... does not contemplate a question of order relating to the content of the statement offered in
compliance with the rule. Argument concerning the adequacy of the list or the probity of a
disclaimer is a matter that may be addressed by debate on the merits of the measure or by 15
other means collateral to the review of the chair.
Each committee, therefore, is left solely responsible for determining the contents of the list.
The House rule prohibits House consideration of a special rule that waives the public disclosure
requirements, and includes a special procedure to implement this prohibition. If a Member raises
a point of order against considering a special rule that includes such a waiver, the presiding
officer does not rule on the point of order. Instead the House decides, by majority vote, whether to 16
consider the special rule. The House rule provides 20 minutes of debate, equally divided and
12 For more details, see CRS Report RS22015, Availability of Legislative Measures in the House of Representatives
(The “Three-Day Rule”), by Elizabeth Rybicki.
14 House Rule XXI, clause 9(c).
15 Congressional Record, daily edition, vol. 153, May 10, 2007, p. H4880.
16 The method of resolving a point of order by a question of consideration is similar to that provided in Section 426 of
controlled by the initiator of the point of order and an opponent. No other intervening motion is
allowed, except one that the House adjourn. This procedure effectively allows the House to 17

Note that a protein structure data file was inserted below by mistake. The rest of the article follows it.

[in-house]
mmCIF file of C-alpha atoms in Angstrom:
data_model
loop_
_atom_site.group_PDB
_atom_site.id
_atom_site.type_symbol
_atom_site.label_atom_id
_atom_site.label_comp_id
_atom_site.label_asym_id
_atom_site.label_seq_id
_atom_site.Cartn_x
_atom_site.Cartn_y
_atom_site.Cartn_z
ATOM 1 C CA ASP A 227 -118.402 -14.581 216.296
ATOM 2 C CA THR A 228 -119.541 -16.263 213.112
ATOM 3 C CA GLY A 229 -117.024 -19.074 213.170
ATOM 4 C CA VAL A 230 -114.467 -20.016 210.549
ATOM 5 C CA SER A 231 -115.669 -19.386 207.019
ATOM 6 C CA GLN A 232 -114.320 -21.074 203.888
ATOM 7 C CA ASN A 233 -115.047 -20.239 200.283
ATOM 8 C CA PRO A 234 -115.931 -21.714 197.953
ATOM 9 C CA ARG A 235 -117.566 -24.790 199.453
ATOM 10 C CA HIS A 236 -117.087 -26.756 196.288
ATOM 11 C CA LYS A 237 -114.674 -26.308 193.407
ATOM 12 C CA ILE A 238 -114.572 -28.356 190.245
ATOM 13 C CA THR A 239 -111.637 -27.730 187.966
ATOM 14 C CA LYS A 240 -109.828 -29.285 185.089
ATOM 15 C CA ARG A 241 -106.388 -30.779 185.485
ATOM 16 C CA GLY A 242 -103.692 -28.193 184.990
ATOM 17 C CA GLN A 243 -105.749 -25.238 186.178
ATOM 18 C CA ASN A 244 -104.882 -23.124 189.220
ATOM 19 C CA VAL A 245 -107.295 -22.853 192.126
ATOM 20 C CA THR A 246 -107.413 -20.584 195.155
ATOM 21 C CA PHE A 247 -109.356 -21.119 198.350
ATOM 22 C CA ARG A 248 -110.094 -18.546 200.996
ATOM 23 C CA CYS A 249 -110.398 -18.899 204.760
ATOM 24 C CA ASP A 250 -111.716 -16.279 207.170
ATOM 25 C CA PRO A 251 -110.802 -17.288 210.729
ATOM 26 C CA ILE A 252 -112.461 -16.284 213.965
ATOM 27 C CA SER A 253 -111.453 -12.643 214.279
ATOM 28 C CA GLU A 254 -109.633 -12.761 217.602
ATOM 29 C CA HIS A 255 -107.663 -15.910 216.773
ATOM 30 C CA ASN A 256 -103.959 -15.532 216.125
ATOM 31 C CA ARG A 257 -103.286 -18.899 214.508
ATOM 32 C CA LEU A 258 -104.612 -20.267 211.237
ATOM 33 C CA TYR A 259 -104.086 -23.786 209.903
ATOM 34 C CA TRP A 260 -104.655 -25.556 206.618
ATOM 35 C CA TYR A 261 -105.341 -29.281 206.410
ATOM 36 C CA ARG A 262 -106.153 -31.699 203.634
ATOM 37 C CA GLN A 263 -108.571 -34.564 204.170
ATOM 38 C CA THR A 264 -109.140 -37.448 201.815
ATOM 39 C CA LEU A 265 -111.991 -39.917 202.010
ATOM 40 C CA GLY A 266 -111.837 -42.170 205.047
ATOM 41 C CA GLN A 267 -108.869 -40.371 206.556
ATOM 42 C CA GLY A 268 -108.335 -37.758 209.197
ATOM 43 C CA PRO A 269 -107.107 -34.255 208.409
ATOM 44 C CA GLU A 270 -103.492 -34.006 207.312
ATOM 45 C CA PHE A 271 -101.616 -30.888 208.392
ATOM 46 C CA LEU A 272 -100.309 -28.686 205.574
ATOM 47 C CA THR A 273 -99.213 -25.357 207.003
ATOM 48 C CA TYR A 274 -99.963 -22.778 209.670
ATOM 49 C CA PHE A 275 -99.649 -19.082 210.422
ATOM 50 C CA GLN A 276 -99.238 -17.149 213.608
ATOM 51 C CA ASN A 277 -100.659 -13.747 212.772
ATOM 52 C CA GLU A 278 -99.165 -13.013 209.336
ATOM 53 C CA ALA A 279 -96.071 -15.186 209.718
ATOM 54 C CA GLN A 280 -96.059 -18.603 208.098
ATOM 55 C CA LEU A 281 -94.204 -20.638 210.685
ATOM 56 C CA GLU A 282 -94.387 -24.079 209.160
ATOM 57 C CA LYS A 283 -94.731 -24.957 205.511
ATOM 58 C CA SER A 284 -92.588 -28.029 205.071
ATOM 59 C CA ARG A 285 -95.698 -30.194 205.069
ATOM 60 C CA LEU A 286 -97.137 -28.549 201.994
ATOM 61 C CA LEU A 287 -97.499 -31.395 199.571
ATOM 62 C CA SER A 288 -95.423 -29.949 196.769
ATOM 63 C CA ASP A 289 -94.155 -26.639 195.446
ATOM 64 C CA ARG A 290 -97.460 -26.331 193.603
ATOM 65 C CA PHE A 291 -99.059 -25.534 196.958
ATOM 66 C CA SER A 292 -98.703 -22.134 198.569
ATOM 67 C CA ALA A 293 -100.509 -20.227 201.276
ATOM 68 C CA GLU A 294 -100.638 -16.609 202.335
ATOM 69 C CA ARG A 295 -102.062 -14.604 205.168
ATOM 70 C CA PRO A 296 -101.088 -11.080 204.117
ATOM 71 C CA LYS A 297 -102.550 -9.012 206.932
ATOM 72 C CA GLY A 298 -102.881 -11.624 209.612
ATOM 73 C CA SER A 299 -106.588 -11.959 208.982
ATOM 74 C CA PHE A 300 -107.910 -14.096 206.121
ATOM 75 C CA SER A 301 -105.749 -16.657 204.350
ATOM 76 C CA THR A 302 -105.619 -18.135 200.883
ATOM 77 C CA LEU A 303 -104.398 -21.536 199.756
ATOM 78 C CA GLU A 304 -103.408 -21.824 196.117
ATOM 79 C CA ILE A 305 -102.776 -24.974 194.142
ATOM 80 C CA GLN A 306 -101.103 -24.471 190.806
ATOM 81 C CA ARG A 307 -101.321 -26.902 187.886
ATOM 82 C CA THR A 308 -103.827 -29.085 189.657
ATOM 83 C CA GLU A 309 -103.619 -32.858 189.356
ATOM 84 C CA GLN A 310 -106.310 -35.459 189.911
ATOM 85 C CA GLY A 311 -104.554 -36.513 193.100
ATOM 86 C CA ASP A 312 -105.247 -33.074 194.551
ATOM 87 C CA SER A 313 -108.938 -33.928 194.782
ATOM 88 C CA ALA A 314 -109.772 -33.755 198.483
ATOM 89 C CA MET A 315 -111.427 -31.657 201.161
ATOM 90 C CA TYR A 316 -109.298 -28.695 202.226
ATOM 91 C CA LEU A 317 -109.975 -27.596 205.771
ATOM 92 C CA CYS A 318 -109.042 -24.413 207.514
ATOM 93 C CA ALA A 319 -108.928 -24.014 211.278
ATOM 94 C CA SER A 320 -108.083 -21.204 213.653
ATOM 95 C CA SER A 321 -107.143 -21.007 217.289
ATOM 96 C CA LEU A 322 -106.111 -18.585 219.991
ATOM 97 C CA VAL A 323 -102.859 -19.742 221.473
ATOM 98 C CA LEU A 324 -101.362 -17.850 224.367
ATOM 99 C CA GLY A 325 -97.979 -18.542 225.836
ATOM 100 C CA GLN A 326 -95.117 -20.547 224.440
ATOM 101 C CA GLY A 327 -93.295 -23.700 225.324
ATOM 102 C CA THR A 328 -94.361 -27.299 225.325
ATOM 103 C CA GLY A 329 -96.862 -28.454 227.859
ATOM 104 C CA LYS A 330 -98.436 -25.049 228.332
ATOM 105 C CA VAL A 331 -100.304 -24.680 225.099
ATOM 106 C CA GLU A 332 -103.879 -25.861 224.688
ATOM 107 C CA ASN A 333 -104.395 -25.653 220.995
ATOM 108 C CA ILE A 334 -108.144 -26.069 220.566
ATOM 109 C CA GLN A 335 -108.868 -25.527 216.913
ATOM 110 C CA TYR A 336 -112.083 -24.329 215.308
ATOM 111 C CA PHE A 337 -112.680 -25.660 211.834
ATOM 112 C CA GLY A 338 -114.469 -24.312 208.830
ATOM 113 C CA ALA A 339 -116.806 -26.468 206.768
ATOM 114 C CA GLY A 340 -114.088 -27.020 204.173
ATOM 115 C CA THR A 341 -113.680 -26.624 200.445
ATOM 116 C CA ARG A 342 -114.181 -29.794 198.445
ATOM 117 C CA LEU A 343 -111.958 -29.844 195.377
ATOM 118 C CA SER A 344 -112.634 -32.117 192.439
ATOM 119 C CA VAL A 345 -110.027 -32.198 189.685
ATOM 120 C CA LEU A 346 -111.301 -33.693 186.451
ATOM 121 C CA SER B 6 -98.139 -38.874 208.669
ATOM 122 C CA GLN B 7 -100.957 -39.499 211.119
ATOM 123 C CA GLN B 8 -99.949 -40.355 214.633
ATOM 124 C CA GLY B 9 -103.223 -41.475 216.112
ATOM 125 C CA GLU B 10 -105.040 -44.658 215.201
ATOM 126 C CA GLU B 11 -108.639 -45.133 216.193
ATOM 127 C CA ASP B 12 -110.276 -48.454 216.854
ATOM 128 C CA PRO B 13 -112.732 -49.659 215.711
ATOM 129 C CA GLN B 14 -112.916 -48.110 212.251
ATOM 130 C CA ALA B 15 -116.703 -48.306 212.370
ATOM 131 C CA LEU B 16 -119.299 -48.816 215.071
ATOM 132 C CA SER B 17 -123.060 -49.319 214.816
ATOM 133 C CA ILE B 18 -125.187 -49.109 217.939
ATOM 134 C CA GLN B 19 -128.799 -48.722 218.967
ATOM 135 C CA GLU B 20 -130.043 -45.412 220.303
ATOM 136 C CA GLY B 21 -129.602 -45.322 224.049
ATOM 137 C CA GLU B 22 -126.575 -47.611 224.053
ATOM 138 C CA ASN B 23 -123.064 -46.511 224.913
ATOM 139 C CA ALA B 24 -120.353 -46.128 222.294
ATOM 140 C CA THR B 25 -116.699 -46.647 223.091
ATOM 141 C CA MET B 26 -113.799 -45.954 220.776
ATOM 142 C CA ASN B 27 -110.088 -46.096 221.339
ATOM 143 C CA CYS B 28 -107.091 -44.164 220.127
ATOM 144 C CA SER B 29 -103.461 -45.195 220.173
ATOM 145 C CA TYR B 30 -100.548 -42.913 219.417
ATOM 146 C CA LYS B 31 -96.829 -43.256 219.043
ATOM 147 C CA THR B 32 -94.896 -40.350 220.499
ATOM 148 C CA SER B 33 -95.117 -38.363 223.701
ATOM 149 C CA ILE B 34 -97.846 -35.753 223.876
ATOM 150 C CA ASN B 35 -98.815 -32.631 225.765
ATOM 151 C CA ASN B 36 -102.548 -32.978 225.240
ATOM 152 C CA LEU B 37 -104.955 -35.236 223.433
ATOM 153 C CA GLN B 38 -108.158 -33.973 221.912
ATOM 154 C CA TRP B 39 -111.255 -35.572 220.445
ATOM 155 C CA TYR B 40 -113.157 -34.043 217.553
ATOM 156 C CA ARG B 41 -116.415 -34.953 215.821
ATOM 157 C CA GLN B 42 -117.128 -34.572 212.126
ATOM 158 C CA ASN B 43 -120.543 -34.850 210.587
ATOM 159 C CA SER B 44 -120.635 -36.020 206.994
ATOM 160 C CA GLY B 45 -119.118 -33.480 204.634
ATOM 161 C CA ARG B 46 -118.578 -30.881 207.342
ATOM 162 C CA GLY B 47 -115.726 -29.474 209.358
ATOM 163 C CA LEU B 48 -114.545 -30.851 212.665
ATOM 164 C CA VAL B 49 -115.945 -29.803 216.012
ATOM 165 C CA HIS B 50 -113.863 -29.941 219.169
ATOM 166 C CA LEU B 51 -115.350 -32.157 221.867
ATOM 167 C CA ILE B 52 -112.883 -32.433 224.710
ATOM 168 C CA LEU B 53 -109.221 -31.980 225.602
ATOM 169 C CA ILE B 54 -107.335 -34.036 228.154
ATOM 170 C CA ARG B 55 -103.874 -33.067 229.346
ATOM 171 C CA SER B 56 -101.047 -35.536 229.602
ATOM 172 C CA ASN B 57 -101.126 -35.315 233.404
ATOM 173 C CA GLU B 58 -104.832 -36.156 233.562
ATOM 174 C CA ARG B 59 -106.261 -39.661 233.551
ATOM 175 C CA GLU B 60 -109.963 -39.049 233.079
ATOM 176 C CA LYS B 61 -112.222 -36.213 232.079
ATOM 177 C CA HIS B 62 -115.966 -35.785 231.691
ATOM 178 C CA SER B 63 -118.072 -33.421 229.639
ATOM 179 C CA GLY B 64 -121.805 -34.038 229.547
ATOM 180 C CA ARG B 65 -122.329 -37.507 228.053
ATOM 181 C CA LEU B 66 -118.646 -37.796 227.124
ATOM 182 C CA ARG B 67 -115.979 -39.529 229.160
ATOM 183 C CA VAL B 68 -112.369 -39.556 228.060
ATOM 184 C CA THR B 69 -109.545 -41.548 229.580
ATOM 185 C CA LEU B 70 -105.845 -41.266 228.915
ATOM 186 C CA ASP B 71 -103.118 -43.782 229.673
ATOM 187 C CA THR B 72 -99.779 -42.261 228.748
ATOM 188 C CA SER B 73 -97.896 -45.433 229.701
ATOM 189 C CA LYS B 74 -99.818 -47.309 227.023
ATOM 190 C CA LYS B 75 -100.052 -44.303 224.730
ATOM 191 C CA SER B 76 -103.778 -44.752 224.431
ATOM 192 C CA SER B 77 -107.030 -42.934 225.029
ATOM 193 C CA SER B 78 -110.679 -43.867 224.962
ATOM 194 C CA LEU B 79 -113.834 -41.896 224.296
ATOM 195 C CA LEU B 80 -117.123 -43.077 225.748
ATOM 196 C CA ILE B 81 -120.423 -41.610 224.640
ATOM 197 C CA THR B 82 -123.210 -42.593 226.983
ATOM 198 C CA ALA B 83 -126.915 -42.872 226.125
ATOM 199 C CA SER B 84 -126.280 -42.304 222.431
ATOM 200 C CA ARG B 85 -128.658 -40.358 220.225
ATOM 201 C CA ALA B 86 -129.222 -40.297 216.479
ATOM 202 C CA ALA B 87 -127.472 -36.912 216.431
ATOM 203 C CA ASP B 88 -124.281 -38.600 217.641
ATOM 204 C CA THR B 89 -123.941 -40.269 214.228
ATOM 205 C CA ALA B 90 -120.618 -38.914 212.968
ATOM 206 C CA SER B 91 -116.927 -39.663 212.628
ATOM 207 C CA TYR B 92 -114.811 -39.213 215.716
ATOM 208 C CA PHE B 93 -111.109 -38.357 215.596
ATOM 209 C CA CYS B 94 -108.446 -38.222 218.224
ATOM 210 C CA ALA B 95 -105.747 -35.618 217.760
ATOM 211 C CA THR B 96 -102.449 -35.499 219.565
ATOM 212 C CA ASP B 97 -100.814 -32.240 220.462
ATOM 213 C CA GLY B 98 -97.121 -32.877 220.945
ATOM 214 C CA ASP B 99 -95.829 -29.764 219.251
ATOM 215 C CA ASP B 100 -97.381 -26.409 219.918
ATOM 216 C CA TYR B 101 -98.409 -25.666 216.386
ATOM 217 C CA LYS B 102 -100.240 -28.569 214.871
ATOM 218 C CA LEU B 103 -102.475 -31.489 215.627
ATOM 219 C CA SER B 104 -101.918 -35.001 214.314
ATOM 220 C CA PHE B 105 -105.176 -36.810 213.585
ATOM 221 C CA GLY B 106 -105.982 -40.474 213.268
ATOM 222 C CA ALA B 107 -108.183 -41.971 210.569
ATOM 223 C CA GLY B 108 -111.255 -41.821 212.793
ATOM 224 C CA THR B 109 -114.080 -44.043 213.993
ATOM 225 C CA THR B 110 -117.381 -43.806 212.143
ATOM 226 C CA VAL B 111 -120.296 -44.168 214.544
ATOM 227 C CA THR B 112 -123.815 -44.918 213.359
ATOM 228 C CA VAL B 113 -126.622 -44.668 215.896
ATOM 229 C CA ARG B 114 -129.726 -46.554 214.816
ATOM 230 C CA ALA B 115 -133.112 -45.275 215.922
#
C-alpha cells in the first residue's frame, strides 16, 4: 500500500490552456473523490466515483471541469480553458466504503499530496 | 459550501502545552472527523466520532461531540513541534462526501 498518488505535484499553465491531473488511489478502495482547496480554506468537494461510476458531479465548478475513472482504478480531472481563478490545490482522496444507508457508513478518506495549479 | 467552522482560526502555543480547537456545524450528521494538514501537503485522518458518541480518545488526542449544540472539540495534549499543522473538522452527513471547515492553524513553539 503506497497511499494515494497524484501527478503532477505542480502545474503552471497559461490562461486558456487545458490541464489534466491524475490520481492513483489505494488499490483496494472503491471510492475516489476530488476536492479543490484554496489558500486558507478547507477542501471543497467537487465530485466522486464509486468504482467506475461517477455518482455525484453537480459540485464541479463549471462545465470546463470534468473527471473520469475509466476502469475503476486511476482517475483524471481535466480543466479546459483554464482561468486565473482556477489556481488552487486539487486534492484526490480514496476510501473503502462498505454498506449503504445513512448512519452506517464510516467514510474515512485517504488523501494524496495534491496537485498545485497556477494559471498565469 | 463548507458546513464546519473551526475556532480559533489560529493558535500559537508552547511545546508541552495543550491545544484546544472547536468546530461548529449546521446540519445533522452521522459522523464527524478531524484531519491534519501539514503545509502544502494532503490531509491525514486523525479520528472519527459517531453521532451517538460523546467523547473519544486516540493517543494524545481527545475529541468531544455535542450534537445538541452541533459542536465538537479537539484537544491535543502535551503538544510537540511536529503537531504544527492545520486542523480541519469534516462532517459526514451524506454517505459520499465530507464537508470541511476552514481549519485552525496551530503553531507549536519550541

decide by a separate vote whether to allow this public disclosure requirement to be waived.
This rule provides different procedures from the House, but it is also intended to improve public
disclosure of earmarks including the name of each Senator who requested any identified earmark.
Senate Rule XLIV prohibits a vote on a motion to proceed to consider any committee-reported
legislative measure (and any amendment included in the text of the reported bill) or non-reported
Senate legislative measure, unless the chair of the applicable committee or the Majority Leader 18
(or designee) provides certain certifications. Similarly, the Senate can not vote on adoption of a
conference report unless the chair or Majority Leader (or designee) makes a similar certification.
The chair or Majority Leader must certify that a list (or a chart or other similar form) of all
earmarks (including those in the applicable measure, conference report, or accompanying report
language, if any) and the name of each Senator who submitted a request for each item listed has
been available on a publicly accessible congressional website for at least 48 hours before such 19
vote. In the case of measures, they must also certify that the list of earmarks (and Senate
sponsors) on the congressional website are in a searchable format. Lists associated with
conference reports should also be in a searchable format, but only to the extent technically
If the presiding officer sustains a point of order against a vote on a motion to proceed,
consideration on the motion is suspended until a certification is made and the sponsor (or
designee) of the motion requests consideration to resume. Under Rule XLIV, paragraph 3, if a
point of order is sustained against a conference report, it would be set aside.